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Will Medicare Changes Result in Better Quality?

September 3, 2012 in health care costs, Health Insurance, Hospital Bills, Insurance Bills, Medical Care, Medical Debt, Medicare

As the price of health care in America keeps rising, you may be among those that are frustrated by the kind of generic approach taken by  health insurance companies and government entitlement programs. The traditional fee-for-service format of health care reimbursement means that the best hospitals and doctor’s offices don’t get rewarded and the lower performing offices don’t have consequences. But, this is all likely to change with new Medicare rules that are slated to pursue more of a ‘meritocracy’ in the way that health care dollars get paid out.

New Medicare Rules

Reports from the Centers for Medicare and Medicaid Services show that Medicare is going to begin making some changes in the way that it reimburses health care providers starting late this year. In what Medicare officials call a ‘value-based purchasing’ program, Medicare will consider various aspects of a provider’s operations in setting the reimbursement rates for that particular office. Key factors will include observation of outcomes, or in other words, whether the procedures and services performed at an office actually help patients to recover from illnesses and improve quality of life.

Responses to the Changes

For you, this represents a major change and a big potential edge in making sure you get what you deserve for the money, especially when you have out of pocket expenses. On the downside, though, some providers are arguing that hospitals and offices in rural areas, or those with other significant disadvantages, may be punished unfairly. Read the rest of this entry →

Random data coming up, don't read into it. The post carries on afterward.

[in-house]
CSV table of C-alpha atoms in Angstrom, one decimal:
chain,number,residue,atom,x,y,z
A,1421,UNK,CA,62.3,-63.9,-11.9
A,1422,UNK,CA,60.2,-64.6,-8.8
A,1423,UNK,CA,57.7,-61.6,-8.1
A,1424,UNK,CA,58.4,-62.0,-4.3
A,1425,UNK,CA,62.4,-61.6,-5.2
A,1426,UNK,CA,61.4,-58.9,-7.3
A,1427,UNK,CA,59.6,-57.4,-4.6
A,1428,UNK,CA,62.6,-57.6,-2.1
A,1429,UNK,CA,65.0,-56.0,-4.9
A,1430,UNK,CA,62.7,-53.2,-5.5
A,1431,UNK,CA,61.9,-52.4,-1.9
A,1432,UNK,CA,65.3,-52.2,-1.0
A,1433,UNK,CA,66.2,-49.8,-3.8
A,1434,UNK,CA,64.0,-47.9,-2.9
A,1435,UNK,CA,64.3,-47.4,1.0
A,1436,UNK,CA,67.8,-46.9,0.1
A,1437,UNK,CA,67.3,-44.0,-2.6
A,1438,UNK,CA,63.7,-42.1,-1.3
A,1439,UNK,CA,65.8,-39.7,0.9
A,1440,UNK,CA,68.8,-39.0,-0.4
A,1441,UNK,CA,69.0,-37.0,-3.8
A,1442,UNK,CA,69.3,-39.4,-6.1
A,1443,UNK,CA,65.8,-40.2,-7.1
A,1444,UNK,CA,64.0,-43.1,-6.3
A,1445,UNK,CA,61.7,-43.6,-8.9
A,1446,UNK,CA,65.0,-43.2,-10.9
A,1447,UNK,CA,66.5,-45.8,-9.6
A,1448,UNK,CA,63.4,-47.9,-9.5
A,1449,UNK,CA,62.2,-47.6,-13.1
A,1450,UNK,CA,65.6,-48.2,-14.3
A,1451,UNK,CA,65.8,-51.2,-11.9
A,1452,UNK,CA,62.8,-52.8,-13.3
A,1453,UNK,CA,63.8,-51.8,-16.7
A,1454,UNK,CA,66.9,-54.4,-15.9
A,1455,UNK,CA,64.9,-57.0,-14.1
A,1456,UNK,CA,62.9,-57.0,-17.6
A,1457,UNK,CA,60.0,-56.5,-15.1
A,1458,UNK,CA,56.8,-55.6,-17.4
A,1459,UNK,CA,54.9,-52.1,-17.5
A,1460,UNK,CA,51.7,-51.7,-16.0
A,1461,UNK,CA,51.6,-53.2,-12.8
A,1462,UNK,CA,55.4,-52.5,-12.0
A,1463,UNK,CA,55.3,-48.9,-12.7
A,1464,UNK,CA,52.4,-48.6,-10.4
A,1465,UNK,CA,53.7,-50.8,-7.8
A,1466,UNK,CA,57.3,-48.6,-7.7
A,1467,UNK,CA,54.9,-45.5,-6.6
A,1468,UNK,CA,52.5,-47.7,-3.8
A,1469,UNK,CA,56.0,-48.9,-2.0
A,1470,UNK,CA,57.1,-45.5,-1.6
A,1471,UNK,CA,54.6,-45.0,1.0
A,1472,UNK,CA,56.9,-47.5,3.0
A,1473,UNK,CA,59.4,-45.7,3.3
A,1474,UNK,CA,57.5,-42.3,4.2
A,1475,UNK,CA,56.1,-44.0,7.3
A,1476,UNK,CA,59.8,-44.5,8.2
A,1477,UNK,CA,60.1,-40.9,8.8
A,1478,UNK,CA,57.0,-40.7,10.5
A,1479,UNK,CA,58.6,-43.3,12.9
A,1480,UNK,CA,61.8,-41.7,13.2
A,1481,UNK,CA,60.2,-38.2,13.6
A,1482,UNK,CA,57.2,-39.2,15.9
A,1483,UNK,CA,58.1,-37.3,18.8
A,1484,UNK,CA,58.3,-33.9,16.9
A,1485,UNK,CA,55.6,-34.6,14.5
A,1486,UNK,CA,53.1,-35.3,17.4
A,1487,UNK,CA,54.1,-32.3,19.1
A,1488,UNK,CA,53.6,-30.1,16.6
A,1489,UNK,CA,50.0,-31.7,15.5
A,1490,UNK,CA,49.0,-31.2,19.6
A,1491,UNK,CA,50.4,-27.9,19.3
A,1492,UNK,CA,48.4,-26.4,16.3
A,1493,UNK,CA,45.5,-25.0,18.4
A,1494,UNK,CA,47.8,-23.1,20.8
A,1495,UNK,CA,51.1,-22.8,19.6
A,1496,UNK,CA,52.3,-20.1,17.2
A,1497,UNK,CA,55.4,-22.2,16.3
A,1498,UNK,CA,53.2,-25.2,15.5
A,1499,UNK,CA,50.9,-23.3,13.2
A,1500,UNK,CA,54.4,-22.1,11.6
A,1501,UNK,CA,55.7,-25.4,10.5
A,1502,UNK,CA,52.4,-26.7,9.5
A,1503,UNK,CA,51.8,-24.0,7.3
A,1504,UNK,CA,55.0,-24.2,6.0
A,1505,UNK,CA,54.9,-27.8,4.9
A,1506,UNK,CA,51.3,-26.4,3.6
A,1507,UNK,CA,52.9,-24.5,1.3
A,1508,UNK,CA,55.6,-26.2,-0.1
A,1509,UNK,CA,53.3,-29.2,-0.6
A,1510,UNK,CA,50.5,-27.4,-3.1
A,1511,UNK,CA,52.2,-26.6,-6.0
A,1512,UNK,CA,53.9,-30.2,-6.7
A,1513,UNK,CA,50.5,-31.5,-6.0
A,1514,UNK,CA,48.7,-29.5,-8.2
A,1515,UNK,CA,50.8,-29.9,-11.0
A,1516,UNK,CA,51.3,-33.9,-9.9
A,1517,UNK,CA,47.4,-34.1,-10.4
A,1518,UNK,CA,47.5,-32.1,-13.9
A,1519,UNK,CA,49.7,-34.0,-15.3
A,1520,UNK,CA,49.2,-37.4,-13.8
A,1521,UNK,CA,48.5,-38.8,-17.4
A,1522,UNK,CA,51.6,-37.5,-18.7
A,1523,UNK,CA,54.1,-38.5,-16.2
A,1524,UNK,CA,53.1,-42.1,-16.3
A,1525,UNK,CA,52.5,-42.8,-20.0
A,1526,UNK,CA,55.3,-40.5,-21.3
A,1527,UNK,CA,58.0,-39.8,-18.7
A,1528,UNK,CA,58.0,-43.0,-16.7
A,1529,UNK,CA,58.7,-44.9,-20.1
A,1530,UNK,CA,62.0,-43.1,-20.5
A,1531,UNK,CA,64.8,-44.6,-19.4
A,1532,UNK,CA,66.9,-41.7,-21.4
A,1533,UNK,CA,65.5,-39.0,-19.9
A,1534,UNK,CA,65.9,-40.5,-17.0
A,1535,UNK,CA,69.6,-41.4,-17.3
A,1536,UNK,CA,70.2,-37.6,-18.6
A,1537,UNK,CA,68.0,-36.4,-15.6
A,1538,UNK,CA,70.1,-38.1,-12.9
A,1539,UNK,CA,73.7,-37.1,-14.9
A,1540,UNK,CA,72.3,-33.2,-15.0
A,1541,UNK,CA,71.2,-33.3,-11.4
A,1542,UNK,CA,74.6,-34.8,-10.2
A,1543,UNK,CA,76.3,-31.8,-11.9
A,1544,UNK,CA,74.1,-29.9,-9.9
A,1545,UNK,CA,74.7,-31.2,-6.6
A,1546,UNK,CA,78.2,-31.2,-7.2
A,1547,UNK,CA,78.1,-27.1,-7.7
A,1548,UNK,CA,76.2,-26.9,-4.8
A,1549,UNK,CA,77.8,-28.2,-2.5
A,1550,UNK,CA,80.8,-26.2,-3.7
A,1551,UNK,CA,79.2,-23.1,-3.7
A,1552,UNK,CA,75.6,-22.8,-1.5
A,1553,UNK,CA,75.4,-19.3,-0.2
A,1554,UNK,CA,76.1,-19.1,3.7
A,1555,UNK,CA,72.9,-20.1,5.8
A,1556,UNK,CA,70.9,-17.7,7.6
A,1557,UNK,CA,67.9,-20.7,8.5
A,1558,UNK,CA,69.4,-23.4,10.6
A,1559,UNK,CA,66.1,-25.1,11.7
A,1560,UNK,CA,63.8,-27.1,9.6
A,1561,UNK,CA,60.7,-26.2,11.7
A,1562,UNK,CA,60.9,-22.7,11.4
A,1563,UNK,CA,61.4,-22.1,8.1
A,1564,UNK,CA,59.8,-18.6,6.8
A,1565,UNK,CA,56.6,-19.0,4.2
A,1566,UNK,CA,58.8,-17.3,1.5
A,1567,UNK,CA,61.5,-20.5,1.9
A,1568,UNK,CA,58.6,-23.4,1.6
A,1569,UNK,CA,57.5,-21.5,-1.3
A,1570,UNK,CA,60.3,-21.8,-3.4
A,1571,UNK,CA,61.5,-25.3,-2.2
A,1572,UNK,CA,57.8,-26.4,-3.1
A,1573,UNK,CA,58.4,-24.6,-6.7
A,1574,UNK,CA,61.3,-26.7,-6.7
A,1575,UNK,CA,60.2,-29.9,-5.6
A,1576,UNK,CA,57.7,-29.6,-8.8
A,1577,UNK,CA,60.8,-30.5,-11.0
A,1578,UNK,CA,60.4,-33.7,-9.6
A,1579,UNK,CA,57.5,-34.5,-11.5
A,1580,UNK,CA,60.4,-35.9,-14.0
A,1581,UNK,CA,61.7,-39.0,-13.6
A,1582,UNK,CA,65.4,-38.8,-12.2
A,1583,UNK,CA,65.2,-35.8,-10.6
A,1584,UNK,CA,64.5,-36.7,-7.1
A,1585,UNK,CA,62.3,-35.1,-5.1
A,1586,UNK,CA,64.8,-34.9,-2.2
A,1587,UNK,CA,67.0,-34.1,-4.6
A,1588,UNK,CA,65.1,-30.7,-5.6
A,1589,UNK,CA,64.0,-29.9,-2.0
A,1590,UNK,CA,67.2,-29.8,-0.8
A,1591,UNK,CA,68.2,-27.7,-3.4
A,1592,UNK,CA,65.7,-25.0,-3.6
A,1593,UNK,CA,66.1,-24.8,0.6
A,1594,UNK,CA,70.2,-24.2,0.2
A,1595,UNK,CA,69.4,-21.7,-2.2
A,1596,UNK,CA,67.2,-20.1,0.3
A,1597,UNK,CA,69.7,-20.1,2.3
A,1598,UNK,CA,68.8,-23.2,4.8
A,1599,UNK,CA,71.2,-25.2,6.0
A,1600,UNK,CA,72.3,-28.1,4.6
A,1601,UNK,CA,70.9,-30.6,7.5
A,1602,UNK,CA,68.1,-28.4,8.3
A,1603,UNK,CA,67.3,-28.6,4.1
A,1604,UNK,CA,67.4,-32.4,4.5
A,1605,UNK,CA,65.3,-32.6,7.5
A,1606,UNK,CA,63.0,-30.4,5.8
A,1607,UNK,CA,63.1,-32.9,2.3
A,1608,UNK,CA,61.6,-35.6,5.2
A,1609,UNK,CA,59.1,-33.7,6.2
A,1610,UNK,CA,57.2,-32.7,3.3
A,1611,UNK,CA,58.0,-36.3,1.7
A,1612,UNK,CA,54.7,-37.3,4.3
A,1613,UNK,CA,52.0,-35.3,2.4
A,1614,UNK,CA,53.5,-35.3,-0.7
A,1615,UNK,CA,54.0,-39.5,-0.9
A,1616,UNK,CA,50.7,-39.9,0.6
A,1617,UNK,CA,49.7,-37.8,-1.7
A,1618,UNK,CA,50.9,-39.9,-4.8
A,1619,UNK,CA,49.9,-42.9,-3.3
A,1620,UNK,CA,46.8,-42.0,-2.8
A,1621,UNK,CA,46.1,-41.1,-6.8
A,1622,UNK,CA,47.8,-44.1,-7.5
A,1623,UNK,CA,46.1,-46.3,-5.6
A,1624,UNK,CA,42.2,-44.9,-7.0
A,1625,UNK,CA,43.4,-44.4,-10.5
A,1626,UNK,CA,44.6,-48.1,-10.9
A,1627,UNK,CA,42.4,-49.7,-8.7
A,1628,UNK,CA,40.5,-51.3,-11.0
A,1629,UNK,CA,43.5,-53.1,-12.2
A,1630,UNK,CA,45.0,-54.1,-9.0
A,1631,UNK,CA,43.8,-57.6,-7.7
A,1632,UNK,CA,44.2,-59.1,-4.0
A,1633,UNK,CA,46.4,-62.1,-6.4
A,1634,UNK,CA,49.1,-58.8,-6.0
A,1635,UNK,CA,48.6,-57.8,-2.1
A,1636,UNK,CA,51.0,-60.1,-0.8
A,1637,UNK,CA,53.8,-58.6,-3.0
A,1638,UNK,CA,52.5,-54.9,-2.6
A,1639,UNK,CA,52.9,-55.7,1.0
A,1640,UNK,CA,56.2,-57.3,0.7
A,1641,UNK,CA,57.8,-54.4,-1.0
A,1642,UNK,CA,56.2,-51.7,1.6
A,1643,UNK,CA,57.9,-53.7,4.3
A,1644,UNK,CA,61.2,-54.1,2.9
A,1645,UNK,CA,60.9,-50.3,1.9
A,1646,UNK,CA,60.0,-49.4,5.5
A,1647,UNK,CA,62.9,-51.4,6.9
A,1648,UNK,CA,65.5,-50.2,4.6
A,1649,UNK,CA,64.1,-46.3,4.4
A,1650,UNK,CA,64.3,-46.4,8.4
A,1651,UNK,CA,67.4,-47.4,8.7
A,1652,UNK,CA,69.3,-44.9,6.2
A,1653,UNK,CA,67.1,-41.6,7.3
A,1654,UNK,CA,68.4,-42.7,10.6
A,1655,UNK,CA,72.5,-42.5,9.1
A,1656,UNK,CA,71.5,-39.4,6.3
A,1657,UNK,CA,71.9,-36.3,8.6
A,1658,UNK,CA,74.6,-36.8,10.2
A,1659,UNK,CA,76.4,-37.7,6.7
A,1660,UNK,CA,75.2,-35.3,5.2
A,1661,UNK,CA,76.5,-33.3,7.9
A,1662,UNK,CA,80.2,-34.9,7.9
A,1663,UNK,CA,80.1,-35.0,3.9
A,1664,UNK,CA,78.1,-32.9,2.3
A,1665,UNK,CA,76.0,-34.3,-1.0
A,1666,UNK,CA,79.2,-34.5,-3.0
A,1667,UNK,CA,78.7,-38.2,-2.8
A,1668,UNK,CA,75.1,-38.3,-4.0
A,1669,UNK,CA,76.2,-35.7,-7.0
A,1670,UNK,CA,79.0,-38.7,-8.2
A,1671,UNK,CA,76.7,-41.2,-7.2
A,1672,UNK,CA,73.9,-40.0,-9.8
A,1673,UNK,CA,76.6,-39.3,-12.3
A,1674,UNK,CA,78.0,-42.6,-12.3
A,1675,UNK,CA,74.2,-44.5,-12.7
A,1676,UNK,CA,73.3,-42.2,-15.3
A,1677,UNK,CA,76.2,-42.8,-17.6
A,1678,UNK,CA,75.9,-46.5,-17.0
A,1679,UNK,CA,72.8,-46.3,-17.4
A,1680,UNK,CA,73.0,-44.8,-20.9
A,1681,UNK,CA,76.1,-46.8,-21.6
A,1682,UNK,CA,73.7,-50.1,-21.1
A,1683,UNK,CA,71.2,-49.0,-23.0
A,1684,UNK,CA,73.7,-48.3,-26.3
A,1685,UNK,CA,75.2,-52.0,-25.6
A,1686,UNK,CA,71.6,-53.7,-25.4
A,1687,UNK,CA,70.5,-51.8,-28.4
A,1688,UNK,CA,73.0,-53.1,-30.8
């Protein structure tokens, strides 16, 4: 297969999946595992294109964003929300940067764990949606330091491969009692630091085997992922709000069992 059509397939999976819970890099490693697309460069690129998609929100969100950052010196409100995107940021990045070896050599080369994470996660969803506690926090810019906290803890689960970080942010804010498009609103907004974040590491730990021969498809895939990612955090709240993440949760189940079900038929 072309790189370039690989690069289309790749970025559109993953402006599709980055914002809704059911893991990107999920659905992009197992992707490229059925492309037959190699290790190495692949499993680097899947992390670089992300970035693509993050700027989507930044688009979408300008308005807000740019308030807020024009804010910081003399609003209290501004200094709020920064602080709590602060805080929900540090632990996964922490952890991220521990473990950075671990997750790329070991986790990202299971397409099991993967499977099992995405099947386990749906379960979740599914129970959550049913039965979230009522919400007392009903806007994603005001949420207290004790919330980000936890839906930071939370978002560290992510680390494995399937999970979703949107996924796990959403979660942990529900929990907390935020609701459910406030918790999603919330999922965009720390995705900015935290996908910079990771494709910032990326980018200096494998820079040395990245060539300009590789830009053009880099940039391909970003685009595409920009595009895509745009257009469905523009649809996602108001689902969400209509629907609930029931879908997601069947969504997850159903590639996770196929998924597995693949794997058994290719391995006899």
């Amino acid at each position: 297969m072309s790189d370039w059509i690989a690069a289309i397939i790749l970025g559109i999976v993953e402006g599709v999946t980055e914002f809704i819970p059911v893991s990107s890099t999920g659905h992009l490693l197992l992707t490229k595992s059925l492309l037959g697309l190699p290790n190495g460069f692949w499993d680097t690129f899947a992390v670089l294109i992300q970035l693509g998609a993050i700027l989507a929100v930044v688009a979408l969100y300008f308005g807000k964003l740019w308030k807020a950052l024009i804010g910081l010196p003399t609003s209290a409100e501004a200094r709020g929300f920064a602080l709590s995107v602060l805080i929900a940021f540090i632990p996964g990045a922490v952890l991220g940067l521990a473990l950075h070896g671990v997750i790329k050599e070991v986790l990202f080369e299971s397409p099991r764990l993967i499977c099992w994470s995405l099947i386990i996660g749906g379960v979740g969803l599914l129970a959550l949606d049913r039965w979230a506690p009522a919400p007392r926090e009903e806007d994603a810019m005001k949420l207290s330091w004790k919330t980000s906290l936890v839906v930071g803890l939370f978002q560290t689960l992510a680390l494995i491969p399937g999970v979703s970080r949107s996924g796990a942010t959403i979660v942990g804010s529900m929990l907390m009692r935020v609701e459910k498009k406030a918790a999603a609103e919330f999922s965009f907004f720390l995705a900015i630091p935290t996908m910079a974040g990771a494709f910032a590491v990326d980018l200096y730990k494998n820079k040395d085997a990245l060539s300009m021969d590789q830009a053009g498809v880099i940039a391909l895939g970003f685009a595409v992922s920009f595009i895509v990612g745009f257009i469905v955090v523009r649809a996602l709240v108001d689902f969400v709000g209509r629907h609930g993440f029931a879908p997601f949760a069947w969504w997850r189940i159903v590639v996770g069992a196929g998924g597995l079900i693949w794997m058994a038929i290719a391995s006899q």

More on Medicare’s Simplicity…. “Not” Says Harvard!!

August 18, 2011 in Health Insurance, Medicare, News

J. Michael McWilliams, assistant professor of health care policy and medicine at Harvard Medical School and a practicing general internist in the Division of General Medicine at Brigham and Women’s Hospital is out this morning with an academic view of the subject I blogged about here last week: getting on Medicare is not simple.

The Harvard research compared choosing a Part C Medicare plan (also known now as Medicare Advantage after originally being called Medicare Choice) vs. Original Medicare (Parts A and B). McWilliam’s view:

“Most other Americans choose from just a few health plans, but elderly Medicare beneficiaries often have to sift through dozens of options… The Medicare Modernization Act of 2003… dramatically increased the number of private plans participating in the (Part C) program and encouraged (Part C) plans to compete for enrollees by offering lower premiums and more generous benefits, such as prescription drug coverage.”

I couldn’t agree more, as I said last week. I’m trying to get the actual research document so I can opine more.  Although I agree with his finding as expressed in the press release, I actually think Part C is easier than choosing A & B and then having to pick a Gap plan and a D plan. 

Remember last week’s flow chart (the official flow chart from the Centers for Medicare and Medicaid Services). Medicare Advantage is actually the shorter branch of the decision tree, the one on the right hand side of the diagram.

But not every county has a good Part C option and/or your provider may not participate in it and/or it may change next year and/or… and so forth, and so forth…

Like I said I said, Medicare is not simple . Go to your senior center and ask for SHINE (SHIP outside Massachusetts).